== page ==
Benefits of group learning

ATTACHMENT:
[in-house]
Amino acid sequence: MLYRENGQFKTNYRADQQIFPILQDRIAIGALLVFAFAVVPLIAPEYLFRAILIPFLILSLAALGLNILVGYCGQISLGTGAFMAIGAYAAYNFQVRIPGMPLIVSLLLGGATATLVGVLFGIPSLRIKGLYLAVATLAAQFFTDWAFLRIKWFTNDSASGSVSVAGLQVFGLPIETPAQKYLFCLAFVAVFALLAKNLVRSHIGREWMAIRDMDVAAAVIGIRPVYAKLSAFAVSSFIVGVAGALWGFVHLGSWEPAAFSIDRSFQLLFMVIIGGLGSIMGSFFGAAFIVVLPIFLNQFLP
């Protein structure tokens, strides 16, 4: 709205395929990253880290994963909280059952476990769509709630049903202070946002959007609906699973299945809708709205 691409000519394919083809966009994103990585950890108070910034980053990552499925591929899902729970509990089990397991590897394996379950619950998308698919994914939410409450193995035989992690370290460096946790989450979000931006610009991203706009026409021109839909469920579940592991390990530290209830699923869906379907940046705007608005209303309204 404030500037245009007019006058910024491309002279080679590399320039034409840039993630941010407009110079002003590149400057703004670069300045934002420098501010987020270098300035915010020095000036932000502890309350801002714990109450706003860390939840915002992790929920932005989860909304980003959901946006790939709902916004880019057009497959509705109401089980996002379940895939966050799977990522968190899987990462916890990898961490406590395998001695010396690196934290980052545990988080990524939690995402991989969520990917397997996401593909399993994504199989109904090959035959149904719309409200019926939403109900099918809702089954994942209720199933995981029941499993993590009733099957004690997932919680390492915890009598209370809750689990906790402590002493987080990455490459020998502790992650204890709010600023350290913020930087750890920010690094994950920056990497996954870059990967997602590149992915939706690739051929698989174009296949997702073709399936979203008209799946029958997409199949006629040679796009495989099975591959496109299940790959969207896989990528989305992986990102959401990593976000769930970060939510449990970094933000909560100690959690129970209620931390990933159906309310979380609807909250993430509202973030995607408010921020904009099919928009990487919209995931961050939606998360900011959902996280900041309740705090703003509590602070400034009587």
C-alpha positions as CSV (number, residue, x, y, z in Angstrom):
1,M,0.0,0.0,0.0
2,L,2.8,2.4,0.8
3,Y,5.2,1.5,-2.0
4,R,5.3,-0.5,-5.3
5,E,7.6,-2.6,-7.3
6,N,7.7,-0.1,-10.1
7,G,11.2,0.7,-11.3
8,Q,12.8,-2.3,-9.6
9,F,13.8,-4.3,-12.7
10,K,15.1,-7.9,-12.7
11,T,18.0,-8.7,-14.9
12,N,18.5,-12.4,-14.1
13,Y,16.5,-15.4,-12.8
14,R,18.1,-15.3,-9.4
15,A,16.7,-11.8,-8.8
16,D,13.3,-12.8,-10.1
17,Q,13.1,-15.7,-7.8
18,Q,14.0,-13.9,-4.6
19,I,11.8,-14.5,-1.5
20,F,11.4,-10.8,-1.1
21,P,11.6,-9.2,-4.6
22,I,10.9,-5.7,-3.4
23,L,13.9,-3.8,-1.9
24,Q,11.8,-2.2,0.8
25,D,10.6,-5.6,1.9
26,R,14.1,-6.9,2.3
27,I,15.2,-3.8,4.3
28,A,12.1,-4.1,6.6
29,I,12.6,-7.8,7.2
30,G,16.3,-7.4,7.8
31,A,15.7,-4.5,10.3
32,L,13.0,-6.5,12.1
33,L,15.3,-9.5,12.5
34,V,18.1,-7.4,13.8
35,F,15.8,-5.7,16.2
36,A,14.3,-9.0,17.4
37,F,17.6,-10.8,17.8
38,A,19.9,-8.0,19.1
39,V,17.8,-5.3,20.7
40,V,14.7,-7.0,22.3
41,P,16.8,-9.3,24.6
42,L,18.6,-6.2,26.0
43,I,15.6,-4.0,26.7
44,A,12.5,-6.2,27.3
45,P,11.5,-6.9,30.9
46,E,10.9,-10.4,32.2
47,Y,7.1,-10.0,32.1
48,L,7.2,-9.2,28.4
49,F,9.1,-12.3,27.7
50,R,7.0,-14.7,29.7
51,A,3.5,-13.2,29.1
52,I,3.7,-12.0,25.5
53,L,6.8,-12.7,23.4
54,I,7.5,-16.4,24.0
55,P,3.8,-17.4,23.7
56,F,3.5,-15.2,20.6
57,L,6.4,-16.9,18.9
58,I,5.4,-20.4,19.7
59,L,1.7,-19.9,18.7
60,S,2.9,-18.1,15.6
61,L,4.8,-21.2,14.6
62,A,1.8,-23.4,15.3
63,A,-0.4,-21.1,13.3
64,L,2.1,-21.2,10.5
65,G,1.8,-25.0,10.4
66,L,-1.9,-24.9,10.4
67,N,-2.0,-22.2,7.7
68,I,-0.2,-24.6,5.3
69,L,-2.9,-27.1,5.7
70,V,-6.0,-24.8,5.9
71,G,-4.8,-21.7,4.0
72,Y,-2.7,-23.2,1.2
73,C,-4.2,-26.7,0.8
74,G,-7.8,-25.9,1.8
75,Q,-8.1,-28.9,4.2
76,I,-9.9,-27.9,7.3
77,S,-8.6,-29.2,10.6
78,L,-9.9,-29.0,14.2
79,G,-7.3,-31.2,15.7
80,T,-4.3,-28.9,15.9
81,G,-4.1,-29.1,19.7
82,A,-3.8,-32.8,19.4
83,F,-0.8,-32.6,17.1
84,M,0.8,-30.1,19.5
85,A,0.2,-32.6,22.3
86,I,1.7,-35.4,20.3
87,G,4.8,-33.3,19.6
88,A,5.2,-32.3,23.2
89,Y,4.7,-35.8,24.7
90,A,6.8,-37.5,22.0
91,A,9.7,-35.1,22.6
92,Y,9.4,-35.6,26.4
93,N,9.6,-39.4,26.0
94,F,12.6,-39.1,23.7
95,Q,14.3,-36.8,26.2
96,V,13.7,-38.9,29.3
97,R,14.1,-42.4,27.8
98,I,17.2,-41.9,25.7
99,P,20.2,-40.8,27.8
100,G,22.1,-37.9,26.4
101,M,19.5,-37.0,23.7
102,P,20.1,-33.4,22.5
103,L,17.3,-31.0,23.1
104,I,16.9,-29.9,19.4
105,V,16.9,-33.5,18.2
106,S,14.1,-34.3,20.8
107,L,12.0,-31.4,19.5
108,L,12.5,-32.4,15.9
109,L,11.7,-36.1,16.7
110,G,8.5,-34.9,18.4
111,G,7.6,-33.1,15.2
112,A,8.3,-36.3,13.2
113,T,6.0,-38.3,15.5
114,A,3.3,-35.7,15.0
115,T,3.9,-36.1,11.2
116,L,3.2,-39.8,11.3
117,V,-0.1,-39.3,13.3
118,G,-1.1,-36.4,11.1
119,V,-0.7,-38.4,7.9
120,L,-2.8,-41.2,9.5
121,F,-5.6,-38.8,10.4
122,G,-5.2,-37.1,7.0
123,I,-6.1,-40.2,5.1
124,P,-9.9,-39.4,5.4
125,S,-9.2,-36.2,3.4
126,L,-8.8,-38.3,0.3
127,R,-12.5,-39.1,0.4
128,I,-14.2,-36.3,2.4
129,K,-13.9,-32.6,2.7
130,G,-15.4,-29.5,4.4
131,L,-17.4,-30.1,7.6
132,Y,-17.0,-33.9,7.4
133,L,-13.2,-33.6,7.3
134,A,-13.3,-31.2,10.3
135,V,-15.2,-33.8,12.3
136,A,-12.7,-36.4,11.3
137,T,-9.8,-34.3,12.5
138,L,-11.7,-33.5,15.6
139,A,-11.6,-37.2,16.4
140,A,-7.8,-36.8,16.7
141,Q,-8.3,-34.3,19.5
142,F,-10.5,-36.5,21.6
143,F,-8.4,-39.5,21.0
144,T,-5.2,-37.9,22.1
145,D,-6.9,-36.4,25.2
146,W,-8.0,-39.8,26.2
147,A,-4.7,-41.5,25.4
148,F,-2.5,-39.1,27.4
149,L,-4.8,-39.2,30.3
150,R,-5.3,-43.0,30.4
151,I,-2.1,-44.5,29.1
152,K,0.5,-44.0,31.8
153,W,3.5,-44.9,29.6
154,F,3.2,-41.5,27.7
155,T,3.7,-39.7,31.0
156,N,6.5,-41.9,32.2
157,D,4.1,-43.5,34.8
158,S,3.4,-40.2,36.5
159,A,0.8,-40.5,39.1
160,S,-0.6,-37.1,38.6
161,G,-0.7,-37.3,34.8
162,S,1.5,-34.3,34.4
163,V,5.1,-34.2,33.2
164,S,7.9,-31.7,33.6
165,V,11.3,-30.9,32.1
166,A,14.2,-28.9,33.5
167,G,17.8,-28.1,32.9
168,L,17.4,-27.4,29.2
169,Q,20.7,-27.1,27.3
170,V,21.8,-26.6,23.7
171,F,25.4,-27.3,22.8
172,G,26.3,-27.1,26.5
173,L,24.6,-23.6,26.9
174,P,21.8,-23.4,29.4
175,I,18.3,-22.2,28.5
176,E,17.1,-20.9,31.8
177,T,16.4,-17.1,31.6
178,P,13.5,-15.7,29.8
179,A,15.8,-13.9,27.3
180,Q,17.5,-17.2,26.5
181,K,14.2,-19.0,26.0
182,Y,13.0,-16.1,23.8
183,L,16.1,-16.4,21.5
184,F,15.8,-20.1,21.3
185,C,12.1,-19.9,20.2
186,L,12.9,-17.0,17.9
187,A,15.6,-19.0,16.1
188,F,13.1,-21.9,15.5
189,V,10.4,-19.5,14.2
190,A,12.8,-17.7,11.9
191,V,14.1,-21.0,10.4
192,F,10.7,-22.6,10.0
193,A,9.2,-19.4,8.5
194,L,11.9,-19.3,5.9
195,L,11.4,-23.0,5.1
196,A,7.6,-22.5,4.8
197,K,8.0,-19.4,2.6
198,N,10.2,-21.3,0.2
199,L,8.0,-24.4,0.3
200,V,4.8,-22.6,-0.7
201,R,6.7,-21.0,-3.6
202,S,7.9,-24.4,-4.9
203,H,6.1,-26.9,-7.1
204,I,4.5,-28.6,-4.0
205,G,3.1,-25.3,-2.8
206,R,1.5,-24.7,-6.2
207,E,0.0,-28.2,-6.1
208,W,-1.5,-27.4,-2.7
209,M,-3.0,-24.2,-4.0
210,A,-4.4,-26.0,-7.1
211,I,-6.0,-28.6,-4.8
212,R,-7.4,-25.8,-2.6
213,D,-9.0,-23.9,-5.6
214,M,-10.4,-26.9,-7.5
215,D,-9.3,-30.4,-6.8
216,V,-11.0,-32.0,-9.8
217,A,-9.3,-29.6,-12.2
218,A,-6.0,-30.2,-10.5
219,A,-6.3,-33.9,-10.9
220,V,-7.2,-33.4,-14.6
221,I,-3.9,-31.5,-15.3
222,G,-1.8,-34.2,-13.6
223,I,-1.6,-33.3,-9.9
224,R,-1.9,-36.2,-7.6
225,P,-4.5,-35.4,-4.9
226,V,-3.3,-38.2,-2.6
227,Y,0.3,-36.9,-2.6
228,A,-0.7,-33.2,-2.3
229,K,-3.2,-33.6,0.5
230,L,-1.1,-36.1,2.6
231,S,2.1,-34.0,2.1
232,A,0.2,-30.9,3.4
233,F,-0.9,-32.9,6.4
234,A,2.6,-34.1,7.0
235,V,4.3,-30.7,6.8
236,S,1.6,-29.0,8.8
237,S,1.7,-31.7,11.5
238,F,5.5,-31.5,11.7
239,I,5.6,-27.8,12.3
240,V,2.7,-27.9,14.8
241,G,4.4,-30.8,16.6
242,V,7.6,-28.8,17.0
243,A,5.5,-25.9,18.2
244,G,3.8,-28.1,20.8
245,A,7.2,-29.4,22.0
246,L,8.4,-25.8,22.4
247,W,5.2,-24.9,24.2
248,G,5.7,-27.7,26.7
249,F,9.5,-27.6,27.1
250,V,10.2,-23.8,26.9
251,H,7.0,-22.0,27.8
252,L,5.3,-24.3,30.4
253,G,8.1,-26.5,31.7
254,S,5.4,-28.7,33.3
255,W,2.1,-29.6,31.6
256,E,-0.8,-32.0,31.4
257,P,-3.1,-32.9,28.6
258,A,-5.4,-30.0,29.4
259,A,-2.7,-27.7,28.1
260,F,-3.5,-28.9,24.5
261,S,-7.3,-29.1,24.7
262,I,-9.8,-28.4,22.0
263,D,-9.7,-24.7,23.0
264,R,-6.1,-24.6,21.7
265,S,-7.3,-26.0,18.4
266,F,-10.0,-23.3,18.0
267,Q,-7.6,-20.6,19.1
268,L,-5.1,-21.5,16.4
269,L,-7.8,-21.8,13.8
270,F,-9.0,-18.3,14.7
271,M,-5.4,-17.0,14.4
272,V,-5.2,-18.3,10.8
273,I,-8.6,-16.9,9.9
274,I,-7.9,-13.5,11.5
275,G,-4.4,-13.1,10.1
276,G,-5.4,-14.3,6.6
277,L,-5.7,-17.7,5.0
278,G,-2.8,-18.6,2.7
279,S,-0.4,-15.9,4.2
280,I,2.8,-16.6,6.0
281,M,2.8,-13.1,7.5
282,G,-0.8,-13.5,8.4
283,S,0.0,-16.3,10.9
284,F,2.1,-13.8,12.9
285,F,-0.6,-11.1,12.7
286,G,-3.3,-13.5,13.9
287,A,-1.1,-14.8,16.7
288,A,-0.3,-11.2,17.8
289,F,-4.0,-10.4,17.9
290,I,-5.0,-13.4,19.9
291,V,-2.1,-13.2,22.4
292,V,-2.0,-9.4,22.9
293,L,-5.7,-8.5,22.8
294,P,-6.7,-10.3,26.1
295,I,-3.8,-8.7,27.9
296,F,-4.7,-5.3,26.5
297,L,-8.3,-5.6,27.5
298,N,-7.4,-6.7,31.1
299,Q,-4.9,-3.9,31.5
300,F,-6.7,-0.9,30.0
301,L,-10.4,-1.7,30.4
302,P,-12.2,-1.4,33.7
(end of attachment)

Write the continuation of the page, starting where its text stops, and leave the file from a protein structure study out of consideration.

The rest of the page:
<![CDATA[With the rise of social media and the constant stream of new ideas, society’s perspective on individual vs. social learning has evolved significantly. Not too long ago it was thought that one-on-one coaching during job performance, otherwise known as on-the-job training, was the most effective form of learning. However, recent findings from neuroscience research, coupled with our own experiences with “Learning Groups” have led us to believe that group learning is far more effective than one-on-one coaching. But before we dig into this topic further, we need to make some distinctions about “social media” and “social learning.” A lot has been said that implies that people can “learn” quite a bit from through social media. However, social media in general is better characterized as an exchange of information, some useful, some not so much. It may cause some learning, but it is an accidental exchange, not necessarily intended toward learning. The reason people believe that learning comes from participation in social exchanges is based on the idea that multiple people exchanging information produces a better result than an individual working in isolation. However, for most of social media the quality of learning is conditional on the quality of the participants and the information they exchange. We were working with one organization in particular that made all their education programs operate like online bulletin boards, only slightly more interactive. It became apparent that the primary participants in the program were the least experienced and least knowledgeable. Ironically, the people who knew the most about the topic didn’t participate in the program because the discourse bored them. The forums were essentially the ineffective sharing of information with the ignorant. In contrast, when we consider “social learning,” we are referring to a group that comes together for the sole purpose of exploring, in depth, designated practical topics – usually derived from a star performer’s best practices. David Rock’s work on neuroscience shows that people in these types of group learning settings experience a release of serotonin that promotes openness to new ideas and an ability to learn faster. In our experience, focused group learning, especially when facilitated, can drive deep reflection. When someone in the group shares an experience or an idea, he or she must mentally process less-defined concepts into more complete forms. This process is intellectually demanding and, therefore, can cause deeper, more complete connections to form. When other members of the group comment on the ideas or share their own thoughts, new concepts will emerge, further illuminating key ideas and causing more internal reflection. This is truly social learning. People will learn even more if they write down their thoughts and ideas and then share what they have written with the group. This will result in more internal processing. Group members will be able to bring a different perspective to a topic that an individual may not have considered. Social or group learning as we described it can create deep, sustained performance improvements with less time and effort than any other form of learning. And, people like the experience so much and it is so valuable, that they tend to form life-long friendships with others in the learning group. We all know the adage “two heads are better than one.” Well, in terms of learning that is very true. Everyone is different and everyone has their own unique perspectives and ideas to offer. You might be surprised at what you can learn when two or more people in your organization share their knowledge and experiences.]]>
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